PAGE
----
John Edwin Mason
Field & Specialties
History of Photography
B.A. University of Cincinnati 1984
M.A. M. Phil. Yale University 1988, 1989
Ph.D. Yale University 1992
John Edwin Mason teaches African history and the history of photography. He has written extensively on early nineteenth-century South Africa history, especially the history of slavery, South African popular culture, especially the Cape Town New Year's Carnival and jazz, and the history of photography. His research now concerns African-American and South African photography. He working on "Gordon Parks and American Democracy," a book about the ways in which Parks' Life magazine photo-essays on poverty and the black liberation struggle and the books that he published during the civil rights era mad him one of the era's most significant interpreters of the black experience. His other research interests include the Kamoinge Workshop, a black photographers' collective, and the visual representation of Africa in American popular media. Mason is also a documentary photographer with a long-term interest in exploring race and gender in American motor sports. Until recently, he was an active musician, performing with the Charlottesville Symphony and the Lynchburg (Virginia) Symphony Orchestra, among many other groups.
"Seeing Resurrection City, Seeing the Poor," introduction, in Jill Freedman, Resurrection City, 1968, (New York: Damiani Books, 2017).
"How a Photographer Illuminated the Plight of the 'Invisible Poor,'" Time/Life online, 26 October 2017.
"An Annual Compendium of Black Photography that Was a Revolutionary Act," review essay, Hyperallergic, 4 August 2017.
"John W. Mosley: Chronicler of Philadelphia’s 20th-Century Black Life," Hyperallergic, 27 December 2016.
"Gordon Parks and the American Documentary Tradition," C/O Berlin (publication of the C/O Berlin media center), 20 September 2016.
"Gordon Parks and Ralph Ellison’s Collaborative Visions of Harlem," Hyperallergic, 19 August 2016.
"Visual Justice: Gordon Parks' American Photographs," catalog essay, Visual Justice: The Gordon Parks Photography Collection at Wichita State University, (Ulrich Museum of Art, Wichita State University, 2016).
"Louis Draper: A Photographer Who Captured the Complexity of Black Life in Lyrical Ways," Hyperallergic, 24 June 2016.
"An Interview with George Hallett," Social Dynamics: A Journal of African Studies, 40, 1(2014).
"Picturing the Beloved Country: Margaret Bourke-White, Life Magazine, and South Africa, 1949-1950," Kronos, 38(November, 2012).
One Love, Ghoema Beat: Inside the Cape Town New Year's Carnival, (Cape Town and Charlottesville: Random House Struik and the University of Virginia Press, 2010).
"'Anything but a Novelty': Women, Girls, and Drag Racing," in Mark D. Howell and John D. Miller, eds., American Speed, (Baltimore: The Johns Hopkins University Press, forthcoming).
"The Making of Mannenberg," Chimurenga , 13, 2008.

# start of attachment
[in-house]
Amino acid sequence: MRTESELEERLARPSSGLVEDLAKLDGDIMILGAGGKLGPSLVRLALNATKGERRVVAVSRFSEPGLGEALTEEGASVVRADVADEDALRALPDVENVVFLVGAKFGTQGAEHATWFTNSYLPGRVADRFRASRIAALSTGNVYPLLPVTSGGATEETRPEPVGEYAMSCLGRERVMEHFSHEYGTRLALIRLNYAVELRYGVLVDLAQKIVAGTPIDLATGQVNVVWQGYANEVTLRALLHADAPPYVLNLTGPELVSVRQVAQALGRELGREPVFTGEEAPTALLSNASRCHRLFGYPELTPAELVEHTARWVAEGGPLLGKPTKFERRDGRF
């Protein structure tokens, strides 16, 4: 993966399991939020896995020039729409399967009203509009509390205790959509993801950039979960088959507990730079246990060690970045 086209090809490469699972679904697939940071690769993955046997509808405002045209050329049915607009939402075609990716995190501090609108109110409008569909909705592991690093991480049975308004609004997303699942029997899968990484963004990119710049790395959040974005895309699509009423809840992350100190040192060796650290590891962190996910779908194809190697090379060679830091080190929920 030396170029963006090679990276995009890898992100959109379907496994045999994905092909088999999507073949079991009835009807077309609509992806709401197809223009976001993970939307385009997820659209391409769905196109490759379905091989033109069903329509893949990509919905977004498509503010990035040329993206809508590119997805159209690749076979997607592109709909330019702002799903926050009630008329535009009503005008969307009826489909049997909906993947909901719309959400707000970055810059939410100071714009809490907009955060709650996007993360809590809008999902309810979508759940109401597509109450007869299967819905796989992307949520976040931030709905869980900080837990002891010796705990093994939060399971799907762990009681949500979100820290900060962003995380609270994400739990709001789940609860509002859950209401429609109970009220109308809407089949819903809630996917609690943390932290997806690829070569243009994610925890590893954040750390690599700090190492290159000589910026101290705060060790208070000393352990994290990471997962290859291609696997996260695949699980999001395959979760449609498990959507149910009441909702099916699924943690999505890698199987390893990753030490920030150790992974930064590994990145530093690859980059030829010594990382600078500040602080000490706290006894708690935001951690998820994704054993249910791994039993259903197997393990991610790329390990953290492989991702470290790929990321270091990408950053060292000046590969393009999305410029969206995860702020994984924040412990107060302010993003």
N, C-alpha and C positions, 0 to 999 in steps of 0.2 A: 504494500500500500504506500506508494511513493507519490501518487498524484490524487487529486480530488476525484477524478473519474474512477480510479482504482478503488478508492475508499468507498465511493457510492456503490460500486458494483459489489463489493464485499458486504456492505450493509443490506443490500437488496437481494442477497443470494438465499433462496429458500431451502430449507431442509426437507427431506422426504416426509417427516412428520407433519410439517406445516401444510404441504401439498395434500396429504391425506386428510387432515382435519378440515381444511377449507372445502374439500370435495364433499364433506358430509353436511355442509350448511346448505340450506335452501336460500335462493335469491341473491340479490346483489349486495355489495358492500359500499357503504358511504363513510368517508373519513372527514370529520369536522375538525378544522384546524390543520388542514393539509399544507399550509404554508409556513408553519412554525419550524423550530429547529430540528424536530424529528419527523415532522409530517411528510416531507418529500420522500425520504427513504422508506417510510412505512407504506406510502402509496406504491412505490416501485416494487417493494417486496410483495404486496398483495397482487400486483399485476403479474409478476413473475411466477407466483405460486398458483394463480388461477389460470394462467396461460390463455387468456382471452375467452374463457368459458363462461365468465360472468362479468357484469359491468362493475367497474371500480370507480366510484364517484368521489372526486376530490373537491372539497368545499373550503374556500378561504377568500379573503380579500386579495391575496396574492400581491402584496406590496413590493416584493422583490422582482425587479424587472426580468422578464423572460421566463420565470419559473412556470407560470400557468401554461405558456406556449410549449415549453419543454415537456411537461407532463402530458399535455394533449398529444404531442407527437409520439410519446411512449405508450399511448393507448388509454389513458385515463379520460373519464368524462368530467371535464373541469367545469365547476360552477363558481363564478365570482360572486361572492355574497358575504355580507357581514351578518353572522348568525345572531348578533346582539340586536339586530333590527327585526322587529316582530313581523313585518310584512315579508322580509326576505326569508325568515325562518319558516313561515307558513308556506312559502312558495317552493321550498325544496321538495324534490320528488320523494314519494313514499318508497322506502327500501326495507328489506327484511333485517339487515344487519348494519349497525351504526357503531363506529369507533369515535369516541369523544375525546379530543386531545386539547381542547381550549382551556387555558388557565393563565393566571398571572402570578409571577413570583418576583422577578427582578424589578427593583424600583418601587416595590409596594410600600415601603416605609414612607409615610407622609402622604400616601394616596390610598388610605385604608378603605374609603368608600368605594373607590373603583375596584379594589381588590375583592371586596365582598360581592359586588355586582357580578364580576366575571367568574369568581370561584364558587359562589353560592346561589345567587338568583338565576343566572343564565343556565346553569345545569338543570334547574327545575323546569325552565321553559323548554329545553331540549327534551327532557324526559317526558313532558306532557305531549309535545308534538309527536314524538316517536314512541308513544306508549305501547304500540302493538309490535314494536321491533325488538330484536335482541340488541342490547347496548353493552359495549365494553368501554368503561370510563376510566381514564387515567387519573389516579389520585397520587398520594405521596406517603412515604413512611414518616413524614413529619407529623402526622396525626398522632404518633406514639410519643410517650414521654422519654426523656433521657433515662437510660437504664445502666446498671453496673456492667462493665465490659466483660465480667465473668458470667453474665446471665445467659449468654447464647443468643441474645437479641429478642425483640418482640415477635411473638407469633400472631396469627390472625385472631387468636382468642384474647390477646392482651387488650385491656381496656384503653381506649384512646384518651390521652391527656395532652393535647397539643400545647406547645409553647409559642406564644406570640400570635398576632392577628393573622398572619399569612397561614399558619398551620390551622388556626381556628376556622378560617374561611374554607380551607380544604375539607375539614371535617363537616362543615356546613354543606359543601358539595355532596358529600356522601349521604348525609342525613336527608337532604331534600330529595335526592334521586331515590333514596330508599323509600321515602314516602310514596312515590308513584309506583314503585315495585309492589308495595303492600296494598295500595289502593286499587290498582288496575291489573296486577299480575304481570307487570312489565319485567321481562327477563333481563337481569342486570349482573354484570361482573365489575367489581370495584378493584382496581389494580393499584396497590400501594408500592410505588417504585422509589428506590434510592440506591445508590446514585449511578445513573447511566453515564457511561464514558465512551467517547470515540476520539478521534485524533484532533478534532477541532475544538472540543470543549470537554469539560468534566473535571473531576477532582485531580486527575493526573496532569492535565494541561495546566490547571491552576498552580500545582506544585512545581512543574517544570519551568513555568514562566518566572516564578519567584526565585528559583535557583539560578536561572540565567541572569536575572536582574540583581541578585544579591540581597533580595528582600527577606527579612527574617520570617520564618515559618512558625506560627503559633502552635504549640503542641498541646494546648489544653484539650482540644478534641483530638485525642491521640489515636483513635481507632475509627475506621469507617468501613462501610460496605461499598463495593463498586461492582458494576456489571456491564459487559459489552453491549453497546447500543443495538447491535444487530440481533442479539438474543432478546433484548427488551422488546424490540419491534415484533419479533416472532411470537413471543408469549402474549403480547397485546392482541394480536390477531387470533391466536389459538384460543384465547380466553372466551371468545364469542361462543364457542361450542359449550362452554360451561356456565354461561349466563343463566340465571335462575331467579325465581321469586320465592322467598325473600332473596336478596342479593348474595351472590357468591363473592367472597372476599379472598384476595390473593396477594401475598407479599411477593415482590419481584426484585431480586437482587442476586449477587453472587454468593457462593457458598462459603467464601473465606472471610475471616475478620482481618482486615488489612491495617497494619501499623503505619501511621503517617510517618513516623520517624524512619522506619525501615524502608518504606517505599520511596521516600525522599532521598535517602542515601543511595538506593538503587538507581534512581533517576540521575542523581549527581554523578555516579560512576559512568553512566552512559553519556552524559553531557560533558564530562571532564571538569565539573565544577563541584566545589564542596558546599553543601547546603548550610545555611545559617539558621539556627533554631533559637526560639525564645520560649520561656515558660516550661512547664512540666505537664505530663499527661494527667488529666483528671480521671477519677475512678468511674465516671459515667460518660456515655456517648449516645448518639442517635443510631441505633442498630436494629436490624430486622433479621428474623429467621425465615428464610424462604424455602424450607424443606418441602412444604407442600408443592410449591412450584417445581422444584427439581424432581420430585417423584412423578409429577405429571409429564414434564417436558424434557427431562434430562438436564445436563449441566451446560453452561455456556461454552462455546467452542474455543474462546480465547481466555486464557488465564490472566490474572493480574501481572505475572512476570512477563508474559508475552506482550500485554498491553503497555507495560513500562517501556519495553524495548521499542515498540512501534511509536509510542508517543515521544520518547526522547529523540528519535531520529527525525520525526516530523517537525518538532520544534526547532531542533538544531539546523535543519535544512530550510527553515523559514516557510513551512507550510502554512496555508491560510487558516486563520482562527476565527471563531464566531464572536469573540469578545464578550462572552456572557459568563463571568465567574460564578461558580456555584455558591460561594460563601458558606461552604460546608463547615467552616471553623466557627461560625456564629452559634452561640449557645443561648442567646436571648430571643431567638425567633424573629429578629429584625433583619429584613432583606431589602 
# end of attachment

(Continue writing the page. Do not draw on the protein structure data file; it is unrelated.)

"‘Mannenberg': Notes on the Making of an Icon and Anthem," African Studies Quarterly, 9, 3(Fall 2007). (You can read the article by following this link: http://web.africa.ufl.edu/asq/v9/v9i4a3.htm. )
Social Death and Resurrection: Slavery and Emancipation in South Africa, (Charlottesville: University of Virginia Press, 2003).
"A Faith for Ourselves: Slavery, Sufism, and Conversion to Islam at the Cape," South African Historical Journal, 46 (2002).
Preview: One Love, Ghoema Beat: Inside the Cape Town Carnival
Click here to see an audio/video preview of my book, One Love, Ghoema Beat: Inside the Cape Town Carnival.
Cape Town Carnival Frequently Asked Questions (FAQ)
Cape Town Carnival FAQ Answers to common questions about the Carnival and its history, based on recent research and on my experiences during the three years that I spent as a member of the Pennsylvania Crooning Minstrels, a Cape Town carnival troupe. (The Cape Town Carnival is also called the Cape Town New Year's Carnival and the Cape Town Minstrel Carnival. The minstrel troupes are known, in Afrikaans, as die Kaapse Klopse.) Click here to read the FAQ.
Cape Town Carnival Photo Gallery
Democracy of Speed: Drag Racing and Diversity
Democracy of Speed: Drag Racing and Diversity is a photo documentary that looks at the ways in which race and gender operate within the racing community at a small drag strip in the American South. Click here to visit the a gallery of photos from the project. Click here to read some of my thoughts on motor sports, including drag racing, and diversity.
Democracy of Speed: Friday Night Drag Racing in a Small Southern Town is a very early version of my documentary project on automobile racing and diversity. Click here to see the photos and read the story.
Senior Project Advisor, Visual Justice: The Gordon Parks Photography Collection at Wichita State University, Ulrich Museum of Art, Wichita State University, 2015-2016.
Organizer, Gordon Parks: The Making of an Argument, Fralin Museum of Art, University of Virginia, 2013-14.